Silicon Valley Pride’s ban on uniformed police officers in this year’s parade is a flash point in decades of tensions between law enforcement and the local LGBTQ+ community.
The LGBTQ+ community’s apprehensive relationship with police began long ago, most notably with the 1969 Stonewall Riots from which Pride originated. These riots were a response to the police brutality and arrests taking place at LGBTQ+ bars and other queer spaces around the country.
Wendy Rouse, a history professor at San Jose State University, said targeted police violence in California dates back even further.
“Here in California, earlier examples of police harassment toward LGBTQ+ people occurred at Compton’s Cafeteria in 1966 in San Francisco and the Black Cat Tavern in 1967 in Los Angeles.”
Though the riots originated in New York City, the tense relationship continues today across the country, including San Jose.
In 2014 and 2015, the department conducted a “gay sex-sting” operation that unlawfully targeted gay men in a park restroom. One of the falsely accused reported that the police made homophobic remarks during the arrest. The city was forced to pay a $125,000 settlement to five of the men.
Last year, a San Jose man filed a lawsuit after CHP officers exclusively ticketed single male drivers for after-dark parking in a popular gay cruising spot on I-280, and another lawsuit claimed that sex worker laws were selectively enforced against LGBTQ+ individuals in the city.
Recently, new police chief Anthony Mata was criticized for his failure to support a transgender officer he worked with. LGBTQ+ Assemblymen Evan Low and Alex Lee released a joint statement to say they were dismayed by his appointment. A San Jose officer was forced to retire earlier this year after making transphobic remarks online about President Joe Biden’s assistant health secretary Rachel Levine.
‘No cops should be at Pride’
Rouse said the Black Lives Matter movement also played a part in the community’s reluctance to march with police this past week.
“In solidarity with the Black community and their demands for police reform, the LGBTQ+ community across the nation has objected to the presence of uniformed police officers at Pride to highlight this long history of law enforcement’s abuse of power and to help draw attention to the need for reform,” she said.
At the pride event Sunday at Plaza de Cesar Chavez, attendees had varying perspectives on the role of law enforcement at LGBTQ+ events.
“No cops should be at Pride, and definitely not in uniform,” said Molly, who declined to give a last name.
Others thought the SJPD presence should be welcomed.
“I think police participating in uniform shows inclusivity,” said Bruce Neff, a local teacher. “But I’m not a political person so I don’t know how the community feels about it.”
One group of friends, who declined to give their last names, was divided.
“It’s OK if they just stand on the sidelines and mind their own business,” Kiara said.
Others at Kiara’s table chimed in.
“Cops should never be at Pride in uniform,” Rian said.
Despite demands from Silicon Valley Pride to not march in the parade, a group of uniformed police officers walked through Plaza de Cesar Chavez, some wearing rainbow shoulder patches.
South Bay law enforcement leaders have long tried to bridge the rocky relationship with displays of support.
SJPD was the first big-city police department to fly the rainbow flag. In 2017, SJPD recruitment ads featured same-sex couples in an effort to hire LGBTQ+ officers.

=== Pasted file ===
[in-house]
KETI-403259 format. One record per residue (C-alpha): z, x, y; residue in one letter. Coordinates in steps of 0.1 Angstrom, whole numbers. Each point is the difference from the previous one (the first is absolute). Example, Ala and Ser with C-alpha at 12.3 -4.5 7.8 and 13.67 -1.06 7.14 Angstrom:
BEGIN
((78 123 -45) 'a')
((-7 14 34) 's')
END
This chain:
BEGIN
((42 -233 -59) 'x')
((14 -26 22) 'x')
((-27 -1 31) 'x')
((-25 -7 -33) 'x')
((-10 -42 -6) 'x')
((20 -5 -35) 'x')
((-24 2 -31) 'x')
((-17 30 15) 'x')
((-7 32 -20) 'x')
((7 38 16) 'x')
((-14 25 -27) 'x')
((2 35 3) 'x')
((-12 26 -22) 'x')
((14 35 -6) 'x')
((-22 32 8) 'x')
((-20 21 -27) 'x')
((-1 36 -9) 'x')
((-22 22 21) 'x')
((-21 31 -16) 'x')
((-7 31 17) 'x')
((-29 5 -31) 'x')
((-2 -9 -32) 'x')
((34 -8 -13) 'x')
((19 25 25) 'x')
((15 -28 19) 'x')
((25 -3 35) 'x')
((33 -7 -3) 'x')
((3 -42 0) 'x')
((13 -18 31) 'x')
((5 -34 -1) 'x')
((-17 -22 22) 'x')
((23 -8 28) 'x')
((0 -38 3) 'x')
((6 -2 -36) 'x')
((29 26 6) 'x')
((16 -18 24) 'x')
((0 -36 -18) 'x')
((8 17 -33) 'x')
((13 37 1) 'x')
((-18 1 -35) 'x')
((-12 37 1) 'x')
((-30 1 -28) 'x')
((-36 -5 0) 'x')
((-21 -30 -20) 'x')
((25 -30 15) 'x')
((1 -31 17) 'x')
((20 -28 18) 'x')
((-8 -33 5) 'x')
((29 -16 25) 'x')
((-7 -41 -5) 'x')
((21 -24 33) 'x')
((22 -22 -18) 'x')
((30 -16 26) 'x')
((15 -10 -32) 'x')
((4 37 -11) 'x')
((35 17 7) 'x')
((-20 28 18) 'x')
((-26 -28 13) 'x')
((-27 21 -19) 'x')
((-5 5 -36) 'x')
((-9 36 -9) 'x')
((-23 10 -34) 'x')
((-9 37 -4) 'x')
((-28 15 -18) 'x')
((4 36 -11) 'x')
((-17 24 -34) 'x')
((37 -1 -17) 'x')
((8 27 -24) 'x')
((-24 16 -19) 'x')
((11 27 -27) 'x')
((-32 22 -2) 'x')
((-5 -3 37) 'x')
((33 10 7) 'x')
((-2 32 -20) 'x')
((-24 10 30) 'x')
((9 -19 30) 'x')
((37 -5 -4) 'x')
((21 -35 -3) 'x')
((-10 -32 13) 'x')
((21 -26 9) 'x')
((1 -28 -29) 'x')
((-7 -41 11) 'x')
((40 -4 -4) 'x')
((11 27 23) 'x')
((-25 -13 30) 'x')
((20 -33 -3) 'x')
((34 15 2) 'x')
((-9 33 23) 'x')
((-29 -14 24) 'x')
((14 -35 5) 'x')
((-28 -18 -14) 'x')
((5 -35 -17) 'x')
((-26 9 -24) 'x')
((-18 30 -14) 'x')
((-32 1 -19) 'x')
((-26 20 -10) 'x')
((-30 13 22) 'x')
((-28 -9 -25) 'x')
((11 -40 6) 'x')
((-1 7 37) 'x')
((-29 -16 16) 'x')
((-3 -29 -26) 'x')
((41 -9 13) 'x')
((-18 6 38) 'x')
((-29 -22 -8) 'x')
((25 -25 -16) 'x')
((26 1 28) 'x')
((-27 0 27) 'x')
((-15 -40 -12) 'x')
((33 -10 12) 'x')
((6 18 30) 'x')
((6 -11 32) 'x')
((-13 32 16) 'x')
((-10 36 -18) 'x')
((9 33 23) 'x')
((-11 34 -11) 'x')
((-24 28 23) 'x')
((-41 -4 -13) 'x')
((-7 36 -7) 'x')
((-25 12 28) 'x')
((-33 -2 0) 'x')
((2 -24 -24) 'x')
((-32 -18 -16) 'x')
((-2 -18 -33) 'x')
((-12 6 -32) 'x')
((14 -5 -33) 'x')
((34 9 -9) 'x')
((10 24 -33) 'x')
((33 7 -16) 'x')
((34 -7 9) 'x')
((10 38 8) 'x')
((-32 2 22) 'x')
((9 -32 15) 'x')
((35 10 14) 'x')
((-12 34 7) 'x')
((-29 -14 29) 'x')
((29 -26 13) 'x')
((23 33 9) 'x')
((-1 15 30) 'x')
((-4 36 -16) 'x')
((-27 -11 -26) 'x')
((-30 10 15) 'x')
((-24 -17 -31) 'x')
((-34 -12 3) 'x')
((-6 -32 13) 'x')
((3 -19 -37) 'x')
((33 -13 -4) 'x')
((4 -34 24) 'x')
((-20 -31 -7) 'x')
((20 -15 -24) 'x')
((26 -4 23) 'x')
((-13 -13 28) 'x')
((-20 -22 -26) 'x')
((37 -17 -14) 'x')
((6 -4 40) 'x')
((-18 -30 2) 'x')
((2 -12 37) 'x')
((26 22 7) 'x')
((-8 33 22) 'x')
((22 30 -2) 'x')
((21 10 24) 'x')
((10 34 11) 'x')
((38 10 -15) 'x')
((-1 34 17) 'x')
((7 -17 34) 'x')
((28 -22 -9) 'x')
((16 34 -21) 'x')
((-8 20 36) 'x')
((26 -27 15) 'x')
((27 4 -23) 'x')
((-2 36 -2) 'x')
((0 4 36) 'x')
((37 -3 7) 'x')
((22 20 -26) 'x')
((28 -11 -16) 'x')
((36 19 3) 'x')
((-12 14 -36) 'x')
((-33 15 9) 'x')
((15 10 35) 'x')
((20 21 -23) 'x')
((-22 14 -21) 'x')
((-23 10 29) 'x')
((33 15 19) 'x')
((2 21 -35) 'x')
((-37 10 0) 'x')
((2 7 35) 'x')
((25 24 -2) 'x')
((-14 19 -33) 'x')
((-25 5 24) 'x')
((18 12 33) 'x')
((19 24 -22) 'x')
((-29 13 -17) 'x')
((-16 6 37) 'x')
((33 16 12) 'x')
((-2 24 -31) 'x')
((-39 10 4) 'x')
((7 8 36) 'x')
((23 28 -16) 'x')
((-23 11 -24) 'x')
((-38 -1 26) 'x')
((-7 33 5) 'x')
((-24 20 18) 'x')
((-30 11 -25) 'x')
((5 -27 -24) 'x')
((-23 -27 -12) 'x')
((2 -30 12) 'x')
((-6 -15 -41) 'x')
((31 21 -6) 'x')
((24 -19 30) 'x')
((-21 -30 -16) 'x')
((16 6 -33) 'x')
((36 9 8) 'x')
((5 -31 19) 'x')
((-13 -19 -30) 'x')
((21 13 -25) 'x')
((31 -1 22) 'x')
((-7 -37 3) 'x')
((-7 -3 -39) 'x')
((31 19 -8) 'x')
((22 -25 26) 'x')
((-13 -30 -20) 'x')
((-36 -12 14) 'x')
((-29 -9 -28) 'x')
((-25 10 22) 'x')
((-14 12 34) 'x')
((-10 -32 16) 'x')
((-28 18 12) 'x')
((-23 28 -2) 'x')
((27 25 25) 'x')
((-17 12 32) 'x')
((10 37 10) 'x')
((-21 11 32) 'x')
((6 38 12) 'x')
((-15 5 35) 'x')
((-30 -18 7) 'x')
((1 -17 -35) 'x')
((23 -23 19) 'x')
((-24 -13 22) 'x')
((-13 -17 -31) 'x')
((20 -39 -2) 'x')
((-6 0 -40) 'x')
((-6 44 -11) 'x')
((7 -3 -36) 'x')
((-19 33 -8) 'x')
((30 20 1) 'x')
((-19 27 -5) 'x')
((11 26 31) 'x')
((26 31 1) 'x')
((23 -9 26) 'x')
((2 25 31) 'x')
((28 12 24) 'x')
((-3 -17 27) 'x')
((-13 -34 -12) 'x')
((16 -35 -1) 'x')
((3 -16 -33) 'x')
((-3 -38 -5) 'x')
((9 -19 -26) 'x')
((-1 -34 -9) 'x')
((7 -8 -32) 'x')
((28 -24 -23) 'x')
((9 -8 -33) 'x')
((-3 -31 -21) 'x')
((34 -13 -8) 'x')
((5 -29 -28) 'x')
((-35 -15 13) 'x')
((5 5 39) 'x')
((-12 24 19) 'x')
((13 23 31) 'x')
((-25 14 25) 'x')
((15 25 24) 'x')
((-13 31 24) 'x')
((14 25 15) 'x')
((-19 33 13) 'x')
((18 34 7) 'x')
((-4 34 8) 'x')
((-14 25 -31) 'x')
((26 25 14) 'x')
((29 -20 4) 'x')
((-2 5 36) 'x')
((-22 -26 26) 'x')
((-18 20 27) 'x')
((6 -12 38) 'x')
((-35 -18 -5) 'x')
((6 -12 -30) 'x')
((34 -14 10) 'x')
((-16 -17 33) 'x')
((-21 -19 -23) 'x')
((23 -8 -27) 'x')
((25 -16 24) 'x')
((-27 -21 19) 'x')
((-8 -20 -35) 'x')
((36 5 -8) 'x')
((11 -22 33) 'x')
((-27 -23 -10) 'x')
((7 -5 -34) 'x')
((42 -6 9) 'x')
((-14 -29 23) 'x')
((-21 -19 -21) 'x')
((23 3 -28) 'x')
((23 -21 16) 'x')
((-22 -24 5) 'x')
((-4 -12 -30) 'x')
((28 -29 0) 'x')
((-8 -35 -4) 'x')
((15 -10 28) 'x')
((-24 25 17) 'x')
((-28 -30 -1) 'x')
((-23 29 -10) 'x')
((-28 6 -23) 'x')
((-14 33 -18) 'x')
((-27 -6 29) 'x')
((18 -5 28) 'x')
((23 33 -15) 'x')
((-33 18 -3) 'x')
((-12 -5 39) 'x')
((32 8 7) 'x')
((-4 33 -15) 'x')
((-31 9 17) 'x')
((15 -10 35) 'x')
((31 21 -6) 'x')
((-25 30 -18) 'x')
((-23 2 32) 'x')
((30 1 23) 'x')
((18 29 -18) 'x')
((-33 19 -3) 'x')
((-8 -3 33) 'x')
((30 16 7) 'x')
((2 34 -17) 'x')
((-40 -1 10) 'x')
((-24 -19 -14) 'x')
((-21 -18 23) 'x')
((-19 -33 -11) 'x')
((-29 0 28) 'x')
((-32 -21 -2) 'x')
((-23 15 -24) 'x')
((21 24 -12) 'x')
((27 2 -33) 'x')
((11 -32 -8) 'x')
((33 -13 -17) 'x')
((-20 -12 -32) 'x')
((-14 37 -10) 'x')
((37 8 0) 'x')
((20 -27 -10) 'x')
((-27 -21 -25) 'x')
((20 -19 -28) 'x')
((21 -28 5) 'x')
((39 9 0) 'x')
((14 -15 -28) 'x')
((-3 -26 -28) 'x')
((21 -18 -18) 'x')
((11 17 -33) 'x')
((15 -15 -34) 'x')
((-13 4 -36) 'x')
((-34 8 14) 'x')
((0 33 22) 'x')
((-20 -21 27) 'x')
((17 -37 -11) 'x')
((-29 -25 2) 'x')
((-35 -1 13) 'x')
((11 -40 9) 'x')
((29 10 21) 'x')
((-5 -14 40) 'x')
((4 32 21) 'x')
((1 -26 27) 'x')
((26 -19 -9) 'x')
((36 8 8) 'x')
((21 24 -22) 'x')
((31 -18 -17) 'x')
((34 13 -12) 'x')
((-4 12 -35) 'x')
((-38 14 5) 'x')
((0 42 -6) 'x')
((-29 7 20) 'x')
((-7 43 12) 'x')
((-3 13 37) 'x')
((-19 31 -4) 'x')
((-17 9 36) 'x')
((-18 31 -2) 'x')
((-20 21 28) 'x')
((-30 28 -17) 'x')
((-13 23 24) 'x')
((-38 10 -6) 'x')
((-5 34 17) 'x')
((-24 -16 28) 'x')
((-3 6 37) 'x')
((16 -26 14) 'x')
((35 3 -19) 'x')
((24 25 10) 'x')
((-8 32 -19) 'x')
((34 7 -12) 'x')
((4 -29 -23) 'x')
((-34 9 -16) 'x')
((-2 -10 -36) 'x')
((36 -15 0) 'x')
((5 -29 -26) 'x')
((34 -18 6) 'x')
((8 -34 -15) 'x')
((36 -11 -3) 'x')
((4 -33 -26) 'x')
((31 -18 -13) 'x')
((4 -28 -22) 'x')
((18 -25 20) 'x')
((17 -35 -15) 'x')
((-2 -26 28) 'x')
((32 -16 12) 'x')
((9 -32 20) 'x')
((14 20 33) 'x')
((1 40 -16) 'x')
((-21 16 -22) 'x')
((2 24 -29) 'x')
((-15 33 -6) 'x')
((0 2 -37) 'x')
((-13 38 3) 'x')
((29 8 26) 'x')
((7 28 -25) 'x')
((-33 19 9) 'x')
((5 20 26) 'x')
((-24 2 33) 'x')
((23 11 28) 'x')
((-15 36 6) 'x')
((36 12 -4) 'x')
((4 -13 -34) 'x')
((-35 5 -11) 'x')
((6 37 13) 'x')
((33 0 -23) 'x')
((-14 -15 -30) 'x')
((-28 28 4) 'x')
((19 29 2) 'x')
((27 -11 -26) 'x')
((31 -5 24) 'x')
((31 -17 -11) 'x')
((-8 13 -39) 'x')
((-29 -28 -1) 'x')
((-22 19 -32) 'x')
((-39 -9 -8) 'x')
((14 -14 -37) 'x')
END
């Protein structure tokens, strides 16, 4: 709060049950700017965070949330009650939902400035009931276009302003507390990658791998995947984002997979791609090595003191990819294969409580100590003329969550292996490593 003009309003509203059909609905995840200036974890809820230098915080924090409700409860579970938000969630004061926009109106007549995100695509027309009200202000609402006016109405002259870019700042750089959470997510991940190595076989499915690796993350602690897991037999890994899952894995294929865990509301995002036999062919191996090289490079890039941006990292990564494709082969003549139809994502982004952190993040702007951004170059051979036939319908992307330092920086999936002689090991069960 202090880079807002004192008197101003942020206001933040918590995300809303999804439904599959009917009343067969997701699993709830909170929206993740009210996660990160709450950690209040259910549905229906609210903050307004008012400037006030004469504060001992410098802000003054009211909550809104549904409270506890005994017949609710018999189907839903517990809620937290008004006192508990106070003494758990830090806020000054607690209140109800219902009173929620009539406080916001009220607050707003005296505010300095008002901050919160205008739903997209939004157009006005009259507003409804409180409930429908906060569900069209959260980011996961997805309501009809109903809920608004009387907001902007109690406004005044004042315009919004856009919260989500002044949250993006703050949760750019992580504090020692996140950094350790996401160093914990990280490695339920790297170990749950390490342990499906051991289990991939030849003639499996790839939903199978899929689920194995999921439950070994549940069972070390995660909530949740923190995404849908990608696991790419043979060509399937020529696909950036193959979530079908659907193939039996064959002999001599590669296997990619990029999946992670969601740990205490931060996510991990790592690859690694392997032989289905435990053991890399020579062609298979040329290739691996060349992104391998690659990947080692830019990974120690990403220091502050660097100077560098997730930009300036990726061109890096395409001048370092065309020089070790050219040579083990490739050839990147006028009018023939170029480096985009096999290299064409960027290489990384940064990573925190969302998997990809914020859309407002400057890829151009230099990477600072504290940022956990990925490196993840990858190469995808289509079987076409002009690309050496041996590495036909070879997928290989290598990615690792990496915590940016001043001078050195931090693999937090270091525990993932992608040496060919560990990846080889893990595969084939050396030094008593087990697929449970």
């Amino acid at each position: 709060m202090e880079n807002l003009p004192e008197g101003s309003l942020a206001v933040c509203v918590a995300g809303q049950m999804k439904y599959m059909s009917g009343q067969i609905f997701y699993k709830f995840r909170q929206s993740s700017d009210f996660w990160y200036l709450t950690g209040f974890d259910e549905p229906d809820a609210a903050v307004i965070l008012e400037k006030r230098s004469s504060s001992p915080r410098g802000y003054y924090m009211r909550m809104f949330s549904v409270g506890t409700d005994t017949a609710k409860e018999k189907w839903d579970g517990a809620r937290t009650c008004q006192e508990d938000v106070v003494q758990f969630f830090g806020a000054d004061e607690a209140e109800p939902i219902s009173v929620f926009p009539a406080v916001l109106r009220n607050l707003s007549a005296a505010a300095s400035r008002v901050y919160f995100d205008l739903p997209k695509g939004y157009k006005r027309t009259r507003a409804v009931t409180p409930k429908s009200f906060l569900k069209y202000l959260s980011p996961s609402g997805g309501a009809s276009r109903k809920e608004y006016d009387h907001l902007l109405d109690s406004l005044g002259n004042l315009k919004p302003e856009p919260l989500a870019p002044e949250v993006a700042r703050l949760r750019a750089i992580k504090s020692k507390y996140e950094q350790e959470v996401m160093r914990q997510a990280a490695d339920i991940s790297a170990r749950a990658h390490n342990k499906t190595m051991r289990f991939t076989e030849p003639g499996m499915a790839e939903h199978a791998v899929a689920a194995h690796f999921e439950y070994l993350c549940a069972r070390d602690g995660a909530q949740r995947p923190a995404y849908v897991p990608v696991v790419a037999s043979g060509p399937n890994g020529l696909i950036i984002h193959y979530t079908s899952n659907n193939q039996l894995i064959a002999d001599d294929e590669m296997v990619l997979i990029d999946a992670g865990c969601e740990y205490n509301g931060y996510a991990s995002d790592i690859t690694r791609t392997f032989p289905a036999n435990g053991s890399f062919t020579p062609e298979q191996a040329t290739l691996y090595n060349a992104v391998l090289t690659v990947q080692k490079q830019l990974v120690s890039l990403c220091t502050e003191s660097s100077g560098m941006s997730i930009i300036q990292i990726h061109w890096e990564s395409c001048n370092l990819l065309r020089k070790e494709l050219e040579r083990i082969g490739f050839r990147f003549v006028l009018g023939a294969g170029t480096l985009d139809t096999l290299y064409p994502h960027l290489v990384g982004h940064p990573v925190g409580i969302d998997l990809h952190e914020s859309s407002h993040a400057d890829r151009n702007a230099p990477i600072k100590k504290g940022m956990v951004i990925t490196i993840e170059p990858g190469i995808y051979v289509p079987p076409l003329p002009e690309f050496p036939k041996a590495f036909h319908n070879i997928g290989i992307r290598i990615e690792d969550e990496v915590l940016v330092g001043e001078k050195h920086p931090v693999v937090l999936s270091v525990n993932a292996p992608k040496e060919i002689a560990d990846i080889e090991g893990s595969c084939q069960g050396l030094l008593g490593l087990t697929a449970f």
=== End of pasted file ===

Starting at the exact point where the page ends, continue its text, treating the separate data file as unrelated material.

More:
But despite recruitment efforts and rainbow symbols, anti-LGBTQ+ policing is still a national issue.
The 2020 National Crime Victimization Survey found that 48% of lesbian, gay, and bisexual people and 58% of transgender people have been victims of police misconduct.
Although explicitly anti-LGBTQ+ laws, such as those criminalizing sodomy and cross-dressing are long gone, discriminatory laws still exist today. The recent “Walking While Trans” law aimed at stopping prostitution unfairly targeting transgender women, who were often presumed to be sex workers.
In the last few years, SJPD has taken concrete steps to repair its relationship with the LGBTQ+ community. Officers are now required to use individuals’ preferred names and gender pronouns on police reports, and earlier this year, the department mandated LGBTQ+ sensitivity training.
In 2016, the department established an LGBTQ+ advisory board, and an LGBTQ+ liaison officer serves to connect the community and police.
Officer Denise Alvarez, who serves as the liaison, could not be reached for comment. An SJPD spokesman also did not respond to a request for comment.
‘Where is the accountability?’
But these efforts may not be enough to build a bridge between the two groups. Given the long history of abuse and the origins of Pride, many argue that police are antithetical to Pride and the values of the LGBTQ+ community.
“I think the entire LGBTQ+ community, both those who are friendly to the department and those who are not, are just starting to get tired of the constant guessing game, wondering if the department will do the right thing in any given situation,” said attorney Michael Vargas, who sits on the boards for the Rainbow Chamber of Commerce Silicon Valley and the Bay Area Municipal Election Committee. He also writes a monthly column on LGBTQ+ affairs for this news organization.
“We desperately want to have faith in the police department, but each new controversy, scandal, lawsuit, shooting, or scapegoating makes it that much harder and more exhausting,” he added. “The glossy photos, the hiring campaign, the rainbow patches, the rainbow flag. Those are all great. But that’s symbolic change. Where is the substantive change? Where is the accountability? Why did this whole fiasco have to play out in the media, when the department has an LGBTQ+ liaison?”
Contact Kristen Pizzo at [email protected]